It also required a team approach, because there was no way that we could have achieved it on our own – the range of expertise that’s needed is a large one. We developed something of a supply chain: from the manufacturing of the graphene, its transfer, and evaluation of different sub-strates for growing it, through to the characterisation of the material. We were responsible for the development of devices, whose potential was then evaluated by Unilever, the end-user.
What are your next steps?
Now we need to take the concept from the lab to potentially manufacturing it. There is a big gap there which requires a lot of work. We’re exploring avenues with Innovate UK, and at the same time, we are progressing our main platform through other funding streams.
And what could this mean for people’s health?
The ultimate goal of our healthcare applications is to pick up on things long before they would otherwise be apparent. A lot of work is going on to understand the right mix of bio-markers that are needed to detect disease as early as possible. We work on two different kinds of health diagnostics: one is for critical events such as myocardial infarction, where speed of detection is important. Our devices are faster than most, and are available at the point of care. The other involves early detection of diseases. With a heart attack you want to know if it is or isn’t, and you want to know it now: for Alzheimer’s you want to know twenty years before it manifests.
How have KTN helped you, so far?
There has been a lot of public investment in graphene: now we need companies like us to begin using the material and justifying that expenditure. Graphene has properties that we need to use, to deliver what we want to deliver. You can get a hype bubble with a new material: people talk it up in order to get grants, but we’re at the stage now where the real applications are starting to filter through. KTN has been instrumental in connecting us to the right people: suppliers of graphene, and people who are developing new ways of making it. KTN have been helpful at a number of levels: for example offering to look at whether we’re going in the right direction for getting funding, which is very valuable for us.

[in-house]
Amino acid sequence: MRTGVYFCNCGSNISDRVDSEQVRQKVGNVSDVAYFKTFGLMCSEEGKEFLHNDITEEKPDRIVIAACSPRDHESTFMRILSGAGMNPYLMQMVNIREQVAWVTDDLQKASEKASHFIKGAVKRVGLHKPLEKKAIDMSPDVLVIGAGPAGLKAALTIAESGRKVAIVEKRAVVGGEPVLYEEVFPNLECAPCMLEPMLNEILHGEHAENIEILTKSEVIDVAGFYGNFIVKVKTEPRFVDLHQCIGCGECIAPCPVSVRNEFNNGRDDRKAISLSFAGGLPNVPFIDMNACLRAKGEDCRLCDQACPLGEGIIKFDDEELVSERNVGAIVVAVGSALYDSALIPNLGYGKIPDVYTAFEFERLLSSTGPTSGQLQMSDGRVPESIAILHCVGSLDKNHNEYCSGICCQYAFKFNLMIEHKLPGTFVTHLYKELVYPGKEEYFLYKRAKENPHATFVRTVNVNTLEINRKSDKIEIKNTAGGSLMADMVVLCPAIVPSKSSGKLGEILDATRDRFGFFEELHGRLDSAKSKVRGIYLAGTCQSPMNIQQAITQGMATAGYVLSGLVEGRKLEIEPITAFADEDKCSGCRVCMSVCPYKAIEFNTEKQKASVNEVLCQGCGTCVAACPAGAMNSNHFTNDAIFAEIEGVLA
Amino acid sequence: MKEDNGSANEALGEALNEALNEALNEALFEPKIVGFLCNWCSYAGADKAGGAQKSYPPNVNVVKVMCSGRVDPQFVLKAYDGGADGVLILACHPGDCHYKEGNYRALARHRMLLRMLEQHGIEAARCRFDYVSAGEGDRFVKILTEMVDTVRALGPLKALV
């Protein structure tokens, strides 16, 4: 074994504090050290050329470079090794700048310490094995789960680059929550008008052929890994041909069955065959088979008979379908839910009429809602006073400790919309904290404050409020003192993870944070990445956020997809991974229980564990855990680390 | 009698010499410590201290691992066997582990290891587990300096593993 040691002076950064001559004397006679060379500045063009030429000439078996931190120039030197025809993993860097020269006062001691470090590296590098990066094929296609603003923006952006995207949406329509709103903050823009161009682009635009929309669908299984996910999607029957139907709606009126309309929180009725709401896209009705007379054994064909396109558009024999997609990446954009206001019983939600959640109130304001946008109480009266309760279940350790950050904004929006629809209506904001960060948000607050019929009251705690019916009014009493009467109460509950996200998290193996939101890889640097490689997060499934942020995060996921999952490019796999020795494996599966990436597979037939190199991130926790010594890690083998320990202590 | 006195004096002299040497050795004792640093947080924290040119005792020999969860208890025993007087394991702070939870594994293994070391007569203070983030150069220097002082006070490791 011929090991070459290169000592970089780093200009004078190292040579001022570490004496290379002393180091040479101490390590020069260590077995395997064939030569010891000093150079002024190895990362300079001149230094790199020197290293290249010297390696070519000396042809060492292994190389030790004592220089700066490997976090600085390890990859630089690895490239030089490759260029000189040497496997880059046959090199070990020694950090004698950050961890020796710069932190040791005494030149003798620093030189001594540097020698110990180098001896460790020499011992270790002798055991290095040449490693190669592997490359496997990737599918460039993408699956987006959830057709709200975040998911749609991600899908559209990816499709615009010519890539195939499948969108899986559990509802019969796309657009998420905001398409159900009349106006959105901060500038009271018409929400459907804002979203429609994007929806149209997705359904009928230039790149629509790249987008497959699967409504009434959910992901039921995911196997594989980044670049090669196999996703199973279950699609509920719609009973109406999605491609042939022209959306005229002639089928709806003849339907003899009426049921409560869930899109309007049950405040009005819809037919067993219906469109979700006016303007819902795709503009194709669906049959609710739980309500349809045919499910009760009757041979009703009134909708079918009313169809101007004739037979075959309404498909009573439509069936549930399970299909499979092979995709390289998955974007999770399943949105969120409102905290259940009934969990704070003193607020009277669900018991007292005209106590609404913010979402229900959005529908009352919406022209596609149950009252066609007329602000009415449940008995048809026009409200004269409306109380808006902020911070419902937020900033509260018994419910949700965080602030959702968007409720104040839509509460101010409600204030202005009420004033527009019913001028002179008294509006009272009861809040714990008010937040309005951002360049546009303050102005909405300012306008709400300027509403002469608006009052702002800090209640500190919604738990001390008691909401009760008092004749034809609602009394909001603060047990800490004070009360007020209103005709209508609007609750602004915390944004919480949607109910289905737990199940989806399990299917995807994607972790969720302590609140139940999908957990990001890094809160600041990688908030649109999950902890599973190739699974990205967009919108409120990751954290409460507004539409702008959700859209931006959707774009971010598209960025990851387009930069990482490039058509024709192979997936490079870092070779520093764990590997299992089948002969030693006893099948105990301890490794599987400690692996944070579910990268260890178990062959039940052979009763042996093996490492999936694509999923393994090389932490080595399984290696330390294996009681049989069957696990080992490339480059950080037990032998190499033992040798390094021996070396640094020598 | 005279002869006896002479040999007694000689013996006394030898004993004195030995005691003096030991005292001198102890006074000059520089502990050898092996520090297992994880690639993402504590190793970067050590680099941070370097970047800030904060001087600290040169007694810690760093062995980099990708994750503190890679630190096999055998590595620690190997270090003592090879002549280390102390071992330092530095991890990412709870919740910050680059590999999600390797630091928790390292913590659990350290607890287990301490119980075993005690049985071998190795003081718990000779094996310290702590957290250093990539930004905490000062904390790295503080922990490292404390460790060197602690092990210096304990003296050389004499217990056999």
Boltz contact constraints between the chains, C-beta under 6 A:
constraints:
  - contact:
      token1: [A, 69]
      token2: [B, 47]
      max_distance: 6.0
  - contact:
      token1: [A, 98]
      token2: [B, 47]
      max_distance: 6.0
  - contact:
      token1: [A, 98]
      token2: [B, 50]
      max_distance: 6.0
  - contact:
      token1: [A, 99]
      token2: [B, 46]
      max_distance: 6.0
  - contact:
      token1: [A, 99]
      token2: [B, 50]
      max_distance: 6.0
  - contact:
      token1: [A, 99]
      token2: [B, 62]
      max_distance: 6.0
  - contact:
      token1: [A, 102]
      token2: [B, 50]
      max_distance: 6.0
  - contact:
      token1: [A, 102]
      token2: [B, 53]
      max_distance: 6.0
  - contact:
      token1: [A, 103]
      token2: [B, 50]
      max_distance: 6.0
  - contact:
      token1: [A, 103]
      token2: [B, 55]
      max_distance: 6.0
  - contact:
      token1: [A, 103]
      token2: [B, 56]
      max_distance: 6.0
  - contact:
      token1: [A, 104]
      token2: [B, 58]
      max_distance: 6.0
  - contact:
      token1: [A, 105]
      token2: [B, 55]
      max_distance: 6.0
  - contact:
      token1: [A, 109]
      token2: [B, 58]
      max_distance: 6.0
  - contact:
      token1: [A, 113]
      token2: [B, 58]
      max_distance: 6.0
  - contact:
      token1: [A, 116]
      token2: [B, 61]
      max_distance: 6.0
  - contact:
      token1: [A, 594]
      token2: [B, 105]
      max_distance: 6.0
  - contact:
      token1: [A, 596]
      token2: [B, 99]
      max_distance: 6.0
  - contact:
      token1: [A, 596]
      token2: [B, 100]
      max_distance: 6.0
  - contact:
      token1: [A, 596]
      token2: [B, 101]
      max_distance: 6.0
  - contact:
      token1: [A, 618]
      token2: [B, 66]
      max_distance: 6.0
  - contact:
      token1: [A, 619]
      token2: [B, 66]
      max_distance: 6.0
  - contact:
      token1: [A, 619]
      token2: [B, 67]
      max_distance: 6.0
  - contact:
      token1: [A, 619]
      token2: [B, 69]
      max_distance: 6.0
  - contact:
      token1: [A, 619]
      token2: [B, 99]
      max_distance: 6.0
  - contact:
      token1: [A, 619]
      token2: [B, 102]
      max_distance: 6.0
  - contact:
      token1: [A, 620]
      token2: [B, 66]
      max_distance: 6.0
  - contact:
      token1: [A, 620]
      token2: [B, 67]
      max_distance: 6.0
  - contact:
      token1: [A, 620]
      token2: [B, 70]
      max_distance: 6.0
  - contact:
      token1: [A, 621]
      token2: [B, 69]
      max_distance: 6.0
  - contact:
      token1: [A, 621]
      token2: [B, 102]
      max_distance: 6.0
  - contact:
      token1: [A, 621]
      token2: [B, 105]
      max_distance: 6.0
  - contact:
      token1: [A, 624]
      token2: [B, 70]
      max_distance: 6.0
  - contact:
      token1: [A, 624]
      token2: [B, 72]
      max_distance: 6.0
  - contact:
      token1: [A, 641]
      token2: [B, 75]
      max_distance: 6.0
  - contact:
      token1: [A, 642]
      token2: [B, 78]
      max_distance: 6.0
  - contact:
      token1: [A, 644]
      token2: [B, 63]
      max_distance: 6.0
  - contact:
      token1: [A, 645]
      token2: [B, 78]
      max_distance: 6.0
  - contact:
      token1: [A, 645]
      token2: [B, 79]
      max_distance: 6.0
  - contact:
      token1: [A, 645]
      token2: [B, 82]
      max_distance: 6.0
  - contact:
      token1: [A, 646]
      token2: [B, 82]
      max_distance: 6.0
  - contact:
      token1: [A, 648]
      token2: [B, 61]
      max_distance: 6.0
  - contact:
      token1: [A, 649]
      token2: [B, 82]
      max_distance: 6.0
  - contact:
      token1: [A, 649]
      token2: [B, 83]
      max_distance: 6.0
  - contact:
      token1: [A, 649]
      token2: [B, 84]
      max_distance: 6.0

What did you get from the Berlin event?
It was great to be part of a technology event like IdTechEx, to know what’s going on. We’re a small company, so a lot of the value was in getting people to know who we are, and to know that companies are starting to use graphene now: that it’s coming out of academia, coming out of the lab, and into real-world applications. We’ve had a lot of feedback from people since going to Berlin, expressing interest in what we’re doing, saying ‘we’re trying to detect this: would your technology be appropriate for doing that.’ That was great: having KTN’s support in having a stall there, representing our company at such a big event.
Finally, what’s the big picture for graphene and the UK?
Graphene is an area where the UK has real strengths. Companies like ours are coming out of the academic strengths that the UK has in this area, and where a lot of investment has been made, especially in Cambridge and Manchester. The main obstacles for us to overcome now are in developing processes that can be scaled-up to the manufacturing level. Beyond that, there’s no real obstacle to getting devices made in high volumes.